On a day when most runners were looking to take it easy and avoid injury while preparing for the Big Ten Championships, Michigan freshman Darren Adams had a breakout meet at the Harold Silverston Invitational.
Michigan coach Ron Warhurst described the runners in general at the meet as “a little apprehensive overall. They don”t want to take a chance of hurting themselves.”
But Adams was anything but apprehensive. After coming to Michigan from athletic powerhouse St. Ignatius High School in Cleveland, he displayed a noticeable tenacity on both the track and field events. Adams started off the day with a respectable fourth-place finish in the long jump. Adams is better known for his high jumping, an event in which he took third place at the George Mason Invitational two weeks ago.
Next up for Adams was the 60-meter dash, in which he ran a time of 7.14 seconds. That time put him in seventh place, third among Michigan sprinters, behind regulars Ike Okenwa and Nathan Taylor. In the finals, Adams showed determination and improved his time, earning sixth place with a time of 7.08 seconds.
Adams most impressive showing came in the finals of the 200-meter dash. After watching senior sprinter Ike Okenwa smoke the field with a time of 21.56 seconds in the first heat of the finals, Adams had a mission. After a solid start out of the blocks, Adams pulled away from the pack and never looked back. When his surprising time of 21.93 was put up on the board, Okenwa yelled to Warhurst that he was responsible for that unexpected performance. Warhurst didn”t anticipate that time from Adams either.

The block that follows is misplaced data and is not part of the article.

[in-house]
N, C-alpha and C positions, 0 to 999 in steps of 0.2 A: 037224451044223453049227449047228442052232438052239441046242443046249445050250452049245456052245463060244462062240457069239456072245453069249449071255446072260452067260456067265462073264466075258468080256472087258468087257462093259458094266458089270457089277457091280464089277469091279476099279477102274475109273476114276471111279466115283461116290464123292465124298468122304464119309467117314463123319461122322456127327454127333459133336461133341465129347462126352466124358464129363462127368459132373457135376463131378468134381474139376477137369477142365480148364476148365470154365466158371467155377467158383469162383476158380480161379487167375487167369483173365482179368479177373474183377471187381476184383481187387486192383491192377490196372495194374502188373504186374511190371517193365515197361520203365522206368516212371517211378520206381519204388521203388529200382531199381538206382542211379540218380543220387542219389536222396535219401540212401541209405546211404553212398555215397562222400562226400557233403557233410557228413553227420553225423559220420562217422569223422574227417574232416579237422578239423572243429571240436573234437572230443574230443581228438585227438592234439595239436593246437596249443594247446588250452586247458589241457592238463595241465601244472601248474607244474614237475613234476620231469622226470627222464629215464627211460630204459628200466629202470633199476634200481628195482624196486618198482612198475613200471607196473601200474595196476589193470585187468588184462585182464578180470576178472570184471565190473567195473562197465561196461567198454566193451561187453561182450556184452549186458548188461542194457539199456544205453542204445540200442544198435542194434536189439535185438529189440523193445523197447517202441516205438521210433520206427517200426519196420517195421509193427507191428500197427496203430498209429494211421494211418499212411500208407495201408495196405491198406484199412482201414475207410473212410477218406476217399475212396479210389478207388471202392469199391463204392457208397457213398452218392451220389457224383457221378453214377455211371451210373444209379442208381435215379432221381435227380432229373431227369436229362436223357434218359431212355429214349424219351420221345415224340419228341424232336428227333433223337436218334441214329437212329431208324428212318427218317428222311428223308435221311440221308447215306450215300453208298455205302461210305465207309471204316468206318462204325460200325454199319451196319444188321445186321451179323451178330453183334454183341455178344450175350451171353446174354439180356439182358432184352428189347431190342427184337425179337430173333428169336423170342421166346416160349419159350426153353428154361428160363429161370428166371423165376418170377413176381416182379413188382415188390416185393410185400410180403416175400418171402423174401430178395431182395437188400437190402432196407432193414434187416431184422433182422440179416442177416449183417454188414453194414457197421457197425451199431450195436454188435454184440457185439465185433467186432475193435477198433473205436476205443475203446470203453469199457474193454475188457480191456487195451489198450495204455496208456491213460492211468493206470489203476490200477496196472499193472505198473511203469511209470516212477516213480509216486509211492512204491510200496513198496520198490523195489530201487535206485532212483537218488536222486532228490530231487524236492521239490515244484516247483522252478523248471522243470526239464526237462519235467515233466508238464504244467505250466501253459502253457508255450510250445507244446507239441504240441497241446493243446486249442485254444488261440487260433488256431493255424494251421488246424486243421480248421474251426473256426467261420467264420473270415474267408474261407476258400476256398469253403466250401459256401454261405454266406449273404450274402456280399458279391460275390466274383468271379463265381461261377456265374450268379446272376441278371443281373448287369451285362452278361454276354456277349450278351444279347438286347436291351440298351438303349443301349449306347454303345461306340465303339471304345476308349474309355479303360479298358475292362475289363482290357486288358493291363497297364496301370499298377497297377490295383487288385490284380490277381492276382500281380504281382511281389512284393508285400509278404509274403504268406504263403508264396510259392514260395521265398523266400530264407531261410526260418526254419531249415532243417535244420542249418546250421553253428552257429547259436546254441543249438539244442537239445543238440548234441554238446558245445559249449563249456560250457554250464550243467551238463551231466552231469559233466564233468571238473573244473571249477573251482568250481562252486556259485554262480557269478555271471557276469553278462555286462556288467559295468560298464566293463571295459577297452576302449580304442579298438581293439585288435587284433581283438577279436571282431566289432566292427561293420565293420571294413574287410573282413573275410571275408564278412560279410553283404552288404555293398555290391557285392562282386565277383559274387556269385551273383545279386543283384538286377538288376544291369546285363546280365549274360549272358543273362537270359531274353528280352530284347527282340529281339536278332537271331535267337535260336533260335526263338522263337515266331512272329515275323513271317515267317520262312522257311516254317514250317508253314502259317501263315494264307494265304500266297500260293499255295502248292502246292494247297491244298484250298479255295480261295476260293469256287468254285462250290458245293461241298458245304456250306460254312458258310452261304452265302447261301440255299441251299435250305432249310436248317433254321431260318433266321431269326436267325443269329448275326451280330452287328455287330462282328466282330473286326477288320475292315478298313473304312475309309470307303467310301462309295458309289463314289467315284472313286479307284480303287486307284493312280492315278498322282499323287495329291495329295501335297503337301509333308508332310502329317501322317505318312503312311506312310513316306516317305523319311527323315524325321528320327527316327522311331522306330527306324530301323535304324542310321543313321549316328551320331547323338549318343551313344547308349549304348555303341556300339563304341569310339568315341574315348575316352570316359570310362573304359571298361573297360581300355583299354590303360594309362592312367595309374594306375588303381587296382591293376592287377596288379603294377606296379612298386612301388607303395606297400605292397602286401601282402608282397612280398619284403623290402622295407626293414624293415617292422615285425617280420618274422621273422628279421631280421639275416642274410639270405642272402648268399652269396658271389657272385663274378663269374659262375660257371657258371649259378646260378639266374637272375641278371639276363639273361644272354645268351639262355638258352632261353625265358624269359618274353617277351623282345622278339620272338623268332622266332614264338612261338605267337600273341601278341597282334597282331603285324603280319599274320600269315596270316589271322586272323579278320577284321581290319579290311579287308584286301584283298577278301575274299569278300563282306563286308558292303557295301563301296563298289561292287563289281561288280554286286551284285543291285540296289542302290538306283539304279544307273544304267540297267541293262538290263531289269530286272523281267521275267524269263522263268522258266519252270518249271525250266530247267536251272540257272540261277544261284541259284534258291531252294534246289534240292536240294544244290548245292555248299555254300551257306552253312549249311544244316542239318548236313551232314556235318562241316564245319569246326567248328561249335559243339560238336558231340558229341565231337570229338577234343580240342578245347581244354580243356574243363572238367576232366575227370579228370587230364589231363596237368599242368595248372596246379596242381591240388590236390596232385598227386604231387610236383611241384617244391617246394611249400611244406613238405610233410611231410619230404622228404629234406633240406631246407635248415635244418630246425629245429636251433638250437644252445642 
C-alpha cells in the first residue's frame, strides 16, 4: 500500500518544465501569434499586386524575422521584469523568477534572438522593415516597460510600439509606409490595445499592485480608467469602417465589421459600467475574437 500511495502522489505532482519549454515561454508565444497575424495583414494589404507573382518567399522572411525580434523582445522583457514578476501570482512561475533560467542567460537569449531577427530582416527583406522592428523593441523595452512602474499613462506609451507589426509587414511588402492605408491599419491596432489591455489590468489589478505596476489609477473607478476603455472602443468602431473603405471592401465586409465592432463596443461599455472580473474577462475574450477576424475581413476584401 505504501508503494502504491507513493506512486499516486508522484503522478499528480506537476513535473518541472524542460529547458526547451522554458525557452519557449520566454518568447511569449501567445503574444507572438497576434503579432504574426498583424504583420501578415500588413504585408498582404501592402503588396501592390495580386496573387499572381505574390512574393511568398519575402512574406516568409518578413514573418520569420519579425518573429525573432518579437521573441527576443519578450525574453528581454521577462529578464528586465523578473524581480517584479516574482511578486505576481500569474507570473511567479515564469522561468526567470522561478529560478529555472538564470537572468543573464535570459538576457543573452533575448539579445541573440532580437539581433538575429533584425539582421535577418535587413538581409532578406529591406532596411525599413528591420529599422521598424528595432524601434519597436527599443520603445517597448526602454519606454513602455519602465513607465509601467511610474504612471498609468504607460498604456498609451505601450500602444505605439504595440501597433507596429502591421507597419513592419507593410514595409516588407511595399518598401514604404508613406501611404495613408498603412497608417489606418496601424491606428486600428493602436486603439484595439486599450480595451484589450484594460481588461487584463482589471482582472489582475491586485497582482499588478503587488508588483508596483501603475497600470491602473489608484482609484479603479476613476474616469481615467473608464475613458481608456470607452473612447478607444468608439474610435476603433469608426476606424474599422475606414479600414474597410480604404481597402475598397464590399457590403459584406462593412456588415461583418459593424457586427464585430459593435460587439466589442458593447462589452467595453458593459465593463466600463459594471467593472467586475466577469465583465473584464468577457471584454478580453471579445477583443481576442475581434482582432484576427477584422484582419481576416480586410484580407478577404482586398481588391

“Yeah, it”s a surprise,” Warhurst said. “But when you have a kid with as much ability as he does and he starts doing stuff, it”s a pleasant surprise.”
Adams” raw ability and blazing speed are things that he has been looking to harness in practice this past week.
“Darren is one of those guys who doesn”t think when he runs, he just runs,” Okenwa said.
In practice, the senior leader, Okenwa, saw Adams struggling while running with the other jumpers. Okenwa approached Adams in practice on Friday in hopes of helping the youngster improve.
“I noticed he was getting beat horribly on the block,” Okenwa said. “I was giving him some pointers on what I do to help him fine tune his skills.”
Okenwa also was on a mission to improve the starts of his own races.
“I”m the kind of guy who comes out toward the end,” Okenwa said. “My main focus today was fine tuning, getting my start down better.”
Thanks to tutelage from experienced runners like Okenwa, the Wolverines are hoping for more outstanding performances from Adams like the one he had on Saturday. With any luck, the Wolverines might just get another outstanding performance this weekend when Michigan takes part in the Big Ten Championships in Minneapolis.